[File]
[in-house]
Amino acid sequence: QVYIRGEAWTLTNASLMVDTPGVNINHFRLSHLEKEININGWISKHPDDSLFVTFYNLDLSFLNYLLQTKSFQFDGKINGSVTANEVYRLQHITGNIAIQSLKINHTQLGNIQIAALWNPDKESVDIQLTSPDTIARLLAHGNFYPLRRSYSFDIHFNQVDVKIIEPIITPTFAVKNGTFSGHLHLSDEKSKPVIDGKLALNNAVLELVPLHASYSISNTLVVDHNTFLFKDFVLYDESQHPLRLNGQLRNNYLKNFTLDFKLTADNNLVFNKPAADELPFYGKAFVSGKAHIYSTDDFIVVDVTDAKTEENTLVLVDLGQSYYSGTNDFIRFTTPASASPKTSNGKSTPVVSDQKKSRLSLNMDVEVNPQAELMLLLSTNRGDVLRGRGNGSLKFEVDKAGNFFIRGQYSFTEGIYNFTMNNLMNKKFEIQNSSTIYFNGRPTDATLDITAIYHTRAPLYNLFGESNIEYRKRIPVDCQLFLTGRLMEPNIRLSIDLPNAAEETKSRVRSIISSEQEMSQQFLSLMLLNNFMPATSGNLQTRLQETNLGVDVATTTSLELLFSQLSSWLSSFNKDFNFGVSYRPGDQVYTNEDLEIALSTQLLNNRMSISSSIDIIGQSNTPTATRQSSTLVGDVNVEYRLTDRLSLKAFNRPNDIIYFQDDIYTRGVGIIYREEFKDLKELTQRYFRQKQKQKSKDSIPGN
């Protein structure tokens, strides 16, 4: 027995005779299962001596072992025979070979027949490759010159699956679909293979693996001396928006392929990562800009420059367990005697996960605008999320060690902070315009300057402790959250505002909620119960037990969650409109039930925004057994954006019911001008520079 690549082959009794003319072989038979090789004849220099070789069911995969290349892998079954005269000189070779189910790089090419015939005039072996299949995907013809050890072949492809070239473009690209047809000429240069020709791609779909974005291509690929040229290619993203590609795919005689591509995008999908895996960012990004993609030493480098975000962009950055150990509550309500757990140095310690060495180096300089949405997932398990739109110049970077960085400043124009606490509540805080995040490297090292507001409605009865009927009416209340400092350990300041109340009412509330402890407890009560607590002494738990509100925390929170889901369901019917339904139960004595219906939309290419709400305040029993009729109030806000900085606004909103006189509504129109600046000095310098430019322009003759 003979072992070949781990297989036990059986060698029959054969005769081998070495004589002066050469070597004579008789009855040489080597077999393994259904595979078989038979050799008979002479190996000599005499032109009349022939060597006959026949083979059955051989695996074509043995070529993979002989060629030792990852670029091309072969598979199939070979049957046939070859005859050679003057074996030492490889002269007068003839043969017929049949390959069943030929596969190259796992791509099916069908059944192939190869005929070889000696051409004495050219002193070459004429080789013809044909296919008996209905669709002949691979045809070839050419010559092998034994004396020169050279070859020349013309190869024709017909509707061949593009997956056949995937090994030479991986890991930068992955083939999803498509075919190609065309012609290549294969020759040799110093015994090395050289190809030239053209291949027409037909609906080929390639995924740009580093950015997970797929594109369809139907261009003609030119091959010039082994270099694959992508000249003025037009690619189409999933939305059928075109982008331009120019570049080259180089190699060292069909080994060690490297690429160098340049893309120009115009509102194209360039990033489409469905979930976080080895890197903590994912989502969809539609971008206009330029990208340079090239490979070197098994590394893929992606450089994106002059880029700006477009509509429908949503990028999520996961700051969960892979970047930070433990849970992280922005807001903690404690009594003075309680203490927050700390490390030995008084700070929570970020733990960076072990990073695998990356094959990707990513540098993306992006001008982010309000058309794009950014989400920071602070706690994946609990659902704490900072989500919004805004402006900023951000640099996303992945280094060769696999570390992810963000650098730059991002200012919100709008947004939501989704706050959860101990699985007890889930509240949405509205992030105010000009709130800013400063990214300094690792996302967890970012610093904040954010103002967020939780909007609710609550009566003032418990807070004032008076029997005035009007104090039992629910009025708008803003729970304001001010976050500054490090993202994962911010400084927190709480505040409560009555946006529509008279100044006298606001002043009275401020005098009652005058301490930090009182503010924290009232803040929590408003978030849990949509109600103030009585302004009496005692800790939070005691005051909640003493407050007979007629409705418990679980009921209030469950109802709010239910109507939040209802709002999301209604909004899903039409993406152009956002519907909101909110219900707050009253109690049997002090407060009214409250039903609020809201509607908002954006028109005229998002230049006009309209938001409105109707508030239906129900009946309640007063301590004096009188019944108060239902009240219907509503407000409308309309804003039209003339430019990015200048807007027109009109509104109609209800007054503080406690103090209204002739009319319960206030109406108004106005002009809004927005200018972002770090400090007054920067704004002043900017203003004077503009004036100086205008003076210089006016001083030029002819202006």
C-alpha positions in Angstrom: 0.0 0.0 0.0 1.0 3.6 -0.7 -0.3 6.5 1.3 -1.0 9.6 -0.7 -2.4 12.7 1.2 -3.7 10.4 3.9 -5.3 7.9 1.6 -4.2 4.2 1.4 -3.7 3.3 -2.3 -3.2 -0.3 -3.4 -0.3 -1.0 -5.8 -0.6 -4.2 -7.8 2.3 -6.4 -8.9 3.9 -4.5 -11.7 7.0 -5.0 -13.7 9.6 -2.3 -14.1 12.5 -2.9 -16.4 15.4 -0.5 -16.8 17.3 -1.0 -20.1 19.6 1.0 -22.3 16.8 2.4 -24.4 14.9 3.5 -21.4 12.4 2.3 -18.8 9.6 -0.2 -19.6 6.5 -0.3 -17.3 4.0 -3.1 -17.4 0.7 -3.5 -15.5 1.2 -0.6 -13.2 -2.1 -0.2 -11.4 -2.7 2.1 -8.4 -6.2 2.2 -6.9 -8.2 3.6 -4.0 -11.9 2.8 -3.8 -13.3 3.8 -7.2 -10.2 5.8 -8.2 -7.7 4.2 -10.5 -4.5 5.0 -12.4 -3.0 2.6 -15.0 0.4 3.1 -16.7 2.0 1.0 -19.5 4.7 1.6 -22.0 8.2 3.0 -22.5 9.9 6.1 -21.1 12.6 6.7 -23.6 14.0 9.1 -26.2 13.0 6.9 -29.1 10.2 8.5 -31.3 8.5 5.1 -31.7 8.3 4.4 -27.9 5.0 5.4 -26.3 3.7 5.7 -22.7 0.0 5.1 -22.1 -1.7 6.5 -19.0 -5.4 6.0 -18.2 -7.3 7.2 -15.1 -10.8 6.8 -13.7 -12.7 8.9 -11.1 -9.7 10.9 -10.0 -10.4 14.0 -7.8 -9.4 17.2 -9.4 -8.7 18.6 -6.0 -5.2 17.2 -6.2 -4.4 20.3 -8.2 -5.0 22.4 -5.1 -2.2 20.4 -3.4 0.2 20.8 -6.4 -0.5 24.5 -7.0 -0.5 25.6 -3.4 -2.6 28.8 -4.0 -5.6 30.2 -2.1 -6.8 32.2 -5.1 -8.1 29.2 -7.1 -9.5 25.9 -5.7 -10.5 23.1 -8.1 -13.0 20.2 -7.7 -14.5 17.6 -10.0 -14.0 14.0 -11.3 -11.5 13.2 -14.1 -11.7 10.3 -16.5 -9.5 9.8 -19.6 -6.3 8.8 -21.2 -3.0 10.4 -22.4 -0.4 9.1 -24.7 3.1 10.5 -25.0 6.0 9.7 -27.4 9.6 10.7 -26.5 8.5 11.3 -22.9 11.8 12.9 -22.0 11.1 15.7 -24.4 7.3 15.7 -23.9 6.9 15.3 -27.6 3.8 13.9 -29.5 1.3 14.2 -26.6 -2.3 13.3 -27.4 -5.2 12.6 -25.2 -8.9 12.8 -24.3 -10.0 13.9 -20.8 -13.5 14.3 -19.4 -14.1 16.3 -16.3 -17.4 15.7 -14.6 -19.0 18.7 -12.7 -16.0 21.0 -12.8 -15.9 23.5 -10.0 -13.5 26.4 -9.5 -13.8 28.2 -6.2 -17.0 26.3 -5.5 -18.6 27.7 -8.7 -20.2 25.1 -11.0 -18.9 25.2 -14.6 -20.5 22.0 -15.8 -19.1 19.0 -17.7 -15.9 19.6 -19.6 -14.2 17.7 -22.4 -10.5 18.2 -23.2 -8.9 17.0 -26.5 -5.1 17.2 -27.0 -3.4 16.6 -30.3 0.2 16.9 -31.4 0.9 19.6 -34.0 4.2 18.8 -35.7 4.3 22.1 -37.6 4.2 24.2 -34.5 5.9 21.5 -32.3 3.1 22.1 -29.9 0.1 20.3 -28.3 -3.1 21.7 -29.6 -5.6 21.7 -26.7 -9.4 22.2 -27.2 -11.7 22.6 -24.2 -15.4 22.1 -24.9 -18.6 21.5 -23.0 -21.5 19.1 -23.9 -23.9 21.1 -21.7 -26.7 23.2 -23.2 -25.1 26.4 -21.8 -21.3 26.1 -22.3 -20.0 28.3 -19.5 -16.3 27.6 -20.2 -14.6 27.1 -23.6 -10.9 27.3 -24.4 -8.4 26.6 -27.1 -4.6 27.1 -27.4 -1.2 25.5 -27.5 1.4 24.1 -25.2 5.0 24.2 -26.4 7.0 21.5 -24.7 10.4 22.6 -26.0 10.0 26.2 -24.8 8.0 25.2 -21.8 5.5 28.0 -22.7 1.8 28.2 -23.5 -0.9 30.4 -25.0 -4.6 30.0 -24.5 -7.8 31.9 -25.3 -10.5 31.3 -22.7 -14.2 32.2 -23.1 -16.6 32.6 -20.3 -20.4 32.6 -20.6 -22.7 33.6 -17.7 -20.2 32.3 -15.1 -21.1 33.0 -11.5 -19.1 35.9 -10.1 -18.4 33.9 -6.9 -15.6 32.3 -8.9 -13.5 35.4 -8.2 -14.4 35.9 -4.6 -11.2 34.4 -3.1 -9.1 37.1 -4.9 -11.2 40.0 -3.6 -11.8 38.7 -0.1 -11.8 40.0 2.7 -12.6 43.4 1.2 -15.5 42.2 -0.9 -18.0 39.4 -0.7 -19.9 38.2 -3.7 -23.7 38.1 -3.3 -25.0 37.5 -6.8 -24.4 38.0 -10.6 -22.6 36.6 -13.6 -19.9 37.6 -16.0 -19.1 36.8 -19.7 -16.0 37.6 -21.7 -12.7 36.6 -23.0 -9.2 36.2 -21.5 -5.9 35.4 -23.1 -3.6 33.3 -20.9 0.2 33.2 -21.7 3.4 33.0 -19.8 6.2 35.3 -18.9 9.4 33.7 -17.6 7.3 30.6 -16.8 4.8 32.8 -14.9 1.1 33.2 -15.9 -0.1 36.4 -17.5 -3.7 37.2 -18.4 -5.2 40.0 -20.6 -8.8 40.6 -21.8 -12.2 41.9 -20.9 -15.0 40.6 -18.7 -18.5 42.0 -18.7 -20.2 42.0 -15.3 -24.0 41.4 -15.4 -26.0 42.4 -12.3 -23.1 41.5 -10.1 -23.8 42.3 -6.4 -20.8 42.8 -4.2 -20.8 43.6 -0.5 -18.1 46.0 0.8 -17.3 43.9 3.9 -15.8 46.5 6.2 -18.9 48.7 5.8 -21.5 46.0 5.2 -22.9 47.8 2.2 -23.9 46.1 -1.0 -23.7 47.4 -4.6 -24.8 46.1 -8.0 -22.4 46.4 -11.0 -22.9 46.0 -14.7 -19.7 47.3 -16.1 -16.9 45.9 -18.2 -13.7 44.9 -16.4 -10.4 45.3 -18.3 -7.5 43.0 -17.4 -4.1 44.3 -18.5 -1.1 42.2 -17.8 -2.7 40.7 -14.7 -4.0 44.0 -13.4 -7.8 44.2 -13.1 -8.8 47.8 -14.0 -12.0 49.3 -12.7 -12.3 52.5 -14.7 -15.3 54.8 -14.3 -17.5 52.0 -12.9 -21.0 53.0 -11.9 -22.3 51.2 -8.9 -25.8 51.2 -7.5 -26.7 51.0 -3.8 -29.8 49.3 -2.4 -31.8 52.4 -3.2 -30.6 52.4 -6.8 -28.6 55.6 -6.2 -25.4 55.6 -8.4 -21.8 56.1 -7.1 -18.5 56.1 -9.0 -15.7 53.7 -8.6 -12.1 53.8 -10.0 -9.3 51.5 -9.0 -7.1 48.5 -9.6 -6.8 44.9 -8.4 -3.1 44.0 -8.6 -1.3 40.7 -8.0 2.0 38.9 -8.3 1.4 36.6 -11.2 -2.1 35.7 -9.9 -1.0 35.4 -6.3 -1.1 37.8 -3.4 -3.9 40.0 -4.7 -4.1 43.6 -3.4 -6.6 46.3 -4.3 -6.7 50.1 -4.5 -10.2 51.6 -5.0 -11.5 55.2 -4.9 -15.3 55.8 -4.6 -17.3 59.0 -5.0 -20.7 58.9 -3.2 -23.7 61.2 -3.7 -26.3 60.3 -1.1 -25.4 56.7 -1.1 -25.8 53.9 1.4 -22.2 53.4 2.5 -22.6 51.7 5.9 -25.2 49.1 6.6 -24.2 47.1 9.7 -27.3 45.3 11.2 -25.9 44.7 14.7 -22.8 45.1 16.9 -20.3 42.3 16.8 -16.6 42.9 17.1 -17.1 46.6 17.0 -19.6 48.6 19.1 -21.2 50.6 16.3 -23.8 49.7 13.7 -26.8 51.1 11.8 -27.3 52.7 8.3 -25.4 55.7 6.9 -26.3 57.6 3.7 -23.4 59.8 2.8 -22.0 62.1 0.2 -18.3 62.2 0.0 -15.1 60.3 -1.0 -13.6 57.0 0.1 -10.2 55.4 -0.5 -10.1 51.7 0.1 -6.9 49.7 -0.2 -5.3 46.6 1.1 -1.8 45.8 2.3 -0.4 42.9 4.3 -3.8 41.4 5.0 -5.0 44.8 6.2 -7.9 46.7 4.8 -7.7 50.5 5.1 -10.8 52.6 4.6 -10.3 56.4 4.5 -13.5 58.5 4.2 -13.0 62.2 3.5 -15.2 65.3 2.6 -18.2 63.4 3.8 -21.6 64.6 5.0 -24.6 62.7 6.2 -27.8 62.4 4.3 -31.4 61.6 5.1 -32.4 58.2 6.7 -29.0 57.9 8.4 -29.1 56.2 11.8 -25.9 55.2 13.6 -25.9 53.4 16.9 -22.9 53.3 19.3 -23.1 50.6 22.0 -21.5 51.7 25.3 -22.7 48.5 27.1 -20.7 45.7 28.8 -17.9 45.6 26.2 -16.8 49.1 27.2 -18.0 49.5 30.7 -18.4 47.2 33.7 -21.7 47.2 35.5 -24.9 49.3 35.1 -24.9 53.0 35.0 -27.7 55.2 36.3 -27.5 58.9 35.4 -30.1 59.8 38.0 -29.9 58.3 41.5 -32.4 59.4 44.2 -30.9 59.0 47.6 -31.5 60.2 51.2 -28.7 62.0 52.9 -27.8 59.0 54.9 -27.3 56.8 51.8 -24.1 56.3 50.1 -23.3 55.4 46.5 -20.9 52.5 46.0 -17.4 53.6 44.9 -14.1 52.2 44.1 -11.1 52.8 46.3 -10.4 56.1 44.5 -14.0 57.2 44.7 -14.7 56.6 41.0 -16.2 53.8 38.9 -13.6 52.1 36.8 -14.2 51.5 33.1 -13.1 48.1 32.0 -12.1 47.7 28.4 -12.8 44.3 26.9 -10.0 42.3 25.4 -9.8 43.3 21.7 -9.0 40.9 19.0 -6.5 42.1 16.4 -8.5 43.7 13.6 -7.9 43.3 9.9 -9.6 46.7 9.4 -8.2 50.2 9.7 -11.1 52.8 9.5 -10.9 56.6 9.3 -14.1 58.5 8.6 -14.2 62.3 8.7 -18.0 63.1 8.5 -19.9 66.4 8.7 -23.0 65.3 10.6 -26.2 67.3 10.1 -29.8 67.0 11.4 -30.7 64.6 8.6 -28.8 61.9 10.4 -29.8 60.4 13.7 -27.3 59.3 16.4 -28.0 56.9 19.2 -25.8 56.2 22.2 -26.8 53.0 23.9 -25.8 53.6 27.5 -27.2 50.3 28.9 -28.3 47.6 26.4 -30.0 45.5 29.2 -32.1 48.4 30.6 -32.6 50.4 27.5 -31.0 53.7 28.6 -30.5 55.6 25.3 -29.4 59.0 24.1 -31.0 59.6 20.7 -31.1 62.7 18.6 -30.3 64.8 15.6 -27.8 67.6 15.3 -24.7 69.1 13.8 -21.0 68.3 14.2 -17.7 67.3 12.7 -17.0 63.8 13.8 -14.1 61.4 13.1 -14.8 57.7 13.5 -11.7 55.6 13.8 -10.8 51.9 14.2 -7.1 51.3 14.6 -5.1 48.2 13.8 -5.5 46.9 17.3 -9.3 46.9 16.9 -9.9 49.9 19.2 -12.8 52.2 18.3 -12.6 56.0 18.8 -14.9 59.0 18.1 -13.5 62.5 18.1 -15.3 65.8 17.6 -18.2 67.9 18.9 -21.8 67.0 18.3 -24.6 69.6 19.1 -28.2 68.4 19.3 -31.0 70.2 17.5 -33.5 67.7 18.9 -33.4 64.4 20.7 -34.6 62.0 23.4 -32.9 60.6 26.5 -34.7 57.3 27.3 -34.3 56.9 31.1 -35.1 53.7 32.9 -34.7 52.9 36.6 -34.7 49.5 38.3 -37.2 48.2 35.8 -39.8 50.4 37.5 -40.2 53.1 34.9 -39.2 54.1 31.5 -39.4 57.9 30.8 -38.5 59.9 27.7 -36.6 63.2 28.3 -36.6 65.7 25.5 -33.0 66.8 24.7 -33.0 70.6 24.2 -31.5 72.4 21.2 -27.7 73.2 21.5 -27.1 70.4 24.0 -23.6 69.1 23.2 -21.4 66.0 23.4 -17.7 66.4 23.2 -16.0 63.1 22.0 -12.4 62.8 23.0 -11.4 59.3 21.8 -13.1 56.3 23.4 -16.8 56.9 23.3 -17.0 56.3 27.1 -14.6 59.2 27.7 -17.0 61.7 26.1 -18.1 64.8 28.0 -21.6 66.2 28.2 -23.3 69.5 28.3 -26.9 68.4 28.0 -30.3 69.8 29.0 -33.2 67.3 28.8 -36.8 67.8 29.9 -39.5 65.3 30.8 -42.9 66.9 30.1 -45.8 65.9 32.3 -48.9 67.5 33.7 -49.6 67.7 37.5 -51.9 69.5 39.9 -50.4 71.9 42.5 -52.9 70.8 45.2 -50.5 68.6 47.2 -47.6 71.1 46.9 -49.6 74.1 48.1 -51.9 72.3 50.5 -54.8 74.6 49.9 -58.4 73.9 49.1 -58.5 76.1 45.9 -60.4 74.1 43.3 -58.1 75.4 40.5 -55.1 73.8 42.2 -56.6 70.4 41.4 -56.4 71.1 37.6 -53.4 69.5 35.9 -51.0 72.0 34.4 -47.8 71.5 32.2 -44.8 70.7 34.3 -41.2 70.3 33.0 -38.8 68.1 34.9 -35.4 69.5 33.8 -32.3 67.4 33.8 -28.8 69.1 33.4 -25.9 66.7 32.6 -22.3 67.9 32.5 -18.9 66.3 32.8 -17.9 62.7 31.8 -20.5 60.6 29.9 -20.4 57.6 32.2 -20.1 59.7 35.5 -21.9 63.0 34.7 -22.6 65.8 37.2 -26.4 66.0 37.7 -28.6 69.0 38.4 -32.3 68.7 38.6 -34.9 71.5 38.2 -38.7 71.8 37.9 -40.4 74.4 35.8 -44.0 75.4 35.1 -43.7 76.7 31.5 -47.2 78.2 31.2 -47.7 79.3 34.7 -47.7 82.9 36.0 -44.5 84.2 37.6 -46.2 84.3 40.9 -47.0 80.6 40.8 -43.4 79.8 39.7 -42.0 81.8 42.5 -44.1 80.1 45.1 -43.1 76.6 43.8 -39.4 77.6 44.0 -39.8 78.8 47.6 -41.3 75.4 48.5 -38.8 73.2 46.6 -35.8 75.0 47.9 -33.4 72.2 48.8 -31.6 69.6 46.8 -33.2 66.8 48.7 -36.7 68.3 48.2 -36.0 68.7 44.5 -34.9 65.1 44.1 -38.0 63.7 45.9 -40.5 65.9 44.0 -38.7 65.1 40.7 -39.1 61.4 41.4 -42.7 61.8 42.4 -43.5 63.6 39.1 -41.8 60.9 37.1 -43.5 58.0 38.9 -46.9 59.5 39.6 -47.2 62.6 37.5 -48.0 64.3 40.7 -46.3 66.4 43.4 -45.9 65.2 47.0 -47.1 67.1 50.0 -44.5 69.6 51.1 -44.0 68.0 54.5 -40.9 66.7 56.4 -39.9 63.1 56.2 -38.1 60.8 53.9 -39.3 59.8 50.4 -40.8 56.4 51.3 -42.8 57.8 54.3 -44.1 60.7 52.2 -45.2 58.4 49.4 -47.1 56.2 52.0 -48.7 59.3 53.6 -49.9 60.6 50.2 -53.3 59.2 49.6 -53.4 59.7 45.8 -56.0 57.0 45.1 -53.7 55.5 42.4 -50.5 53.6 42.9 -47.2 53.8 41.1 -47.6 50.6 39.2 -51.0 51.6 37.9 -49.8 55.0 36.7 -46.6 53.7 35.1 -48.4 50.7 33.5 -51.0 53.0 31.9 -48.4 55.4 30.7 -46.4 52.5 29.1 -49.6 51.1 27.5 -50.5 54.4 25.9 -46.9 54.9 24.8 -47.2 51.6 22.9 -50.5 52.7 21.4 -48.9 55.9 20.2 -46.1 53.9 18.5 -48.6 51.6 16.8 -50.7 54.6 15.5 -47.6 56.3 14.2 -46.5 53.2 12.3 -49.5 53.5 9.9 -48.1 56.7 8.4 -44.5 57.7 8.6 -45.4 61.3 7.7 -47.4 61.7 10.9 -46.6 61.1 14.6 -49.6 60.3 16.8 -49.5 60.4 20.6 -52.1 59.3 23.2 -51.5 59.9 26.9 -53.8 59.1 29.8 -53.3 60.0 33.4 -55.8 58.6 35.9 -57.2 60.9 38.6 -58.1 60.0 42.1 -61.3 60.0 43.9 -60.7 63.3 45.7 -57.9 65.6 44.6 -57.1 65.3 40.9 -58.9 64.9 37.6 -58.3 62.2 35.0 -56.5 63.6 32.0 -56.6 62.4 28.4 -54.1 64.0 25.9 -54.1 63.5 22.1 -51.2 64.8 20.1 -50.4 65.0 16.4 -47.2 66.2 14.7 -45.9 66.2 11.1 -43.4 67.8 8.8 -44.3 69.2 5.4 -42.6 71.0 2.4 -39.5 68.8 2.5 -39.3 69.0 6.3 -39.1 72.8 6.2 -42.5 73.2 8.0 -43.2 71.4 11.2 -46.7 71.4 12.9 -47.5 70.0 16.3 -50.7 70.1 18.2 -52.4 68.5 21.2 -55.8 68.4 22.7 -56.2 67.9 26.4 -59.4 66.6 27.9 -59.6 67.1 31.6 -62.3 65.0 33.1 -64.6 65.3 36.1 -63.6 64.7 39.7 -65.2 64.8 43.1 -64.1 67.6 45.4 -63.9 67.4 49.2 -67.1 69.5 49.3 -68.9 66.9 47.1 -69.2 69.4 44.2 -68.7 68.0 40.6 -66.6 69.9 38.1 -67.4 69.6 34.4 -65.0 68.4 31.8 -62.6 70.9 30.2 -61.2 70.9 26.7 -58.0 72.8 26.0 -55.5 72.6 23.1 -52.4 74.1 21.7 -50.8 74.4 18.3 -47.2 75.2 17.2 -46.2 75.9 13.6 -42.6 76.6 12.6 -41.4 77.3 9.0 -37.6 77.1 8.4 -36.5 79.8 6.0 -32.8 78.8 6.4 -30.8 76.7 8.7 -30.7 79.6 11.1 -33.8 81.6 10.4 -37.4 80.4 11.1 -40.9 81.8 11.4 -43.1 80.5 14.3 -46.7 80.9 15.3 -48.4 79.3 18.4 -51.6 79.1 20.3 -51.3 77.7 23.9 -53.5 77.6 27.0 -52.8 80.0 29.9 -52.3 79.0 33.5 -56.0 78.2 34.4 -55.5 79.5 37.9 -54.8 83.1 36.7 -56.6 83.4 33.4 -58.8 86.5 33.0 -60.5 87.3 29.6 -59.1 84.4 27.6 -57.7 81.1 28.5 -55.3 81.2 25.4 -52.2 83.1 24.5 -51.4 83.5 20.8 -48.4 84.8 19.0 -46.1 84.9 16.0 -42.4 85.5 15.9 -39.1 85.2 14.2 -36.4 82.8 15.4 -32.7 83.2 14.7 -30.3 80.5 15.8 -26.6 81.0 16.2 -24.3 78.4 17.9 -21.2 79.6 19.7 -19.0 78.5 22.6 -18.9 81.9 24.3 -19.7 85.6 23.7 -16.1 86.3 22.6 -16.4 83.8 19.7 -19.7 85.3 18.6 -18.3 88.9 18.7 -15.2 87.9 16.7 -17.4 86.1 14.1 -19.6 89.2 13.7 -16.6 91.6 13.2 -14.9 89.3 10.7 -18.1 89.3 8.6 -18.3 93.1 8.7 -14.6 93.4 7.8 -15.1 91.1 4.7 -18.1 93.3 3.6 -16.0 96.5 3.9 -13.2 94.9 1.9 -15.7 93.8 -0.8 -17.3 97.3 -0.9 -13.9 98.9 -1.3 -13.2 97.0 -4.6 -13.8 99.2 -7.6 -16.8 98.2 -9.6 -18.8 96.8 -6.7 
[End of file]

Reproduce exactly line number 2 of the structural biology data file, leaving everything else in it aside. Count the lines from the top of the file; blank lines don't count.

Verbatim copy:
Amino acid sequence: QVYIRGEAWTLTNASLMVDTPGVNINHFRLSHLEKEININGWISKHPDDSLFVTFYNLDLSFLNYLLQTKSFQFDGKINGSVTANEVYRLQHITGNIAIQSLKINHTQLGNIQIAALWNPDKESVDIQLTSPDTIARLLAHGNFYPLRRSYSFDIHFNQVDVKIIEPIITPTFAVKNGTFSGHLHLSDEKSKPVIDGKLALNNAVLELVPLHASYSISNTLVVDHNTFLFKDFVLYDESQHPLRLNGQLRNNYLKNFTLDFKLTADNNLVFNKPAADELPFYGKAFVSGKAHIYSTDDFIVVDVTDAKTEENTLVLVDLGQSYYSGTNDFIRFTTPASASPKTSNGKSTPVVSDQKKSRLSLNMDVEVNPQAELMLLLSTNRGDVLRGRGNGSLKFEVDKAGNFFIRGQYSFTEGIYNFTMNNLMNKKFEIQNSSTIYFNGRPTDATLDITAIYHTRAPLYNLFGESNIEYRKRIPVDCQLFLTGRLMEPNIRLSIDLPNAAEETKSRVRSIISSEQEMSQQFLSLMLLNNFMPATSGNLQTRLQETNLGVDVATTTSLELLFSQLSSWLSSFNKDFNFGVSYRPGDQVYTNEDLEIALSTQLLNNRMSISSSIDIIGQSNTPTATRQSSTLVGDVNVEYRLTDRLSLKAFNRPNDIIYFQDDIYTRGVGIIYREEFKDLKELTQRYFRQKQKQKSKDSIPGN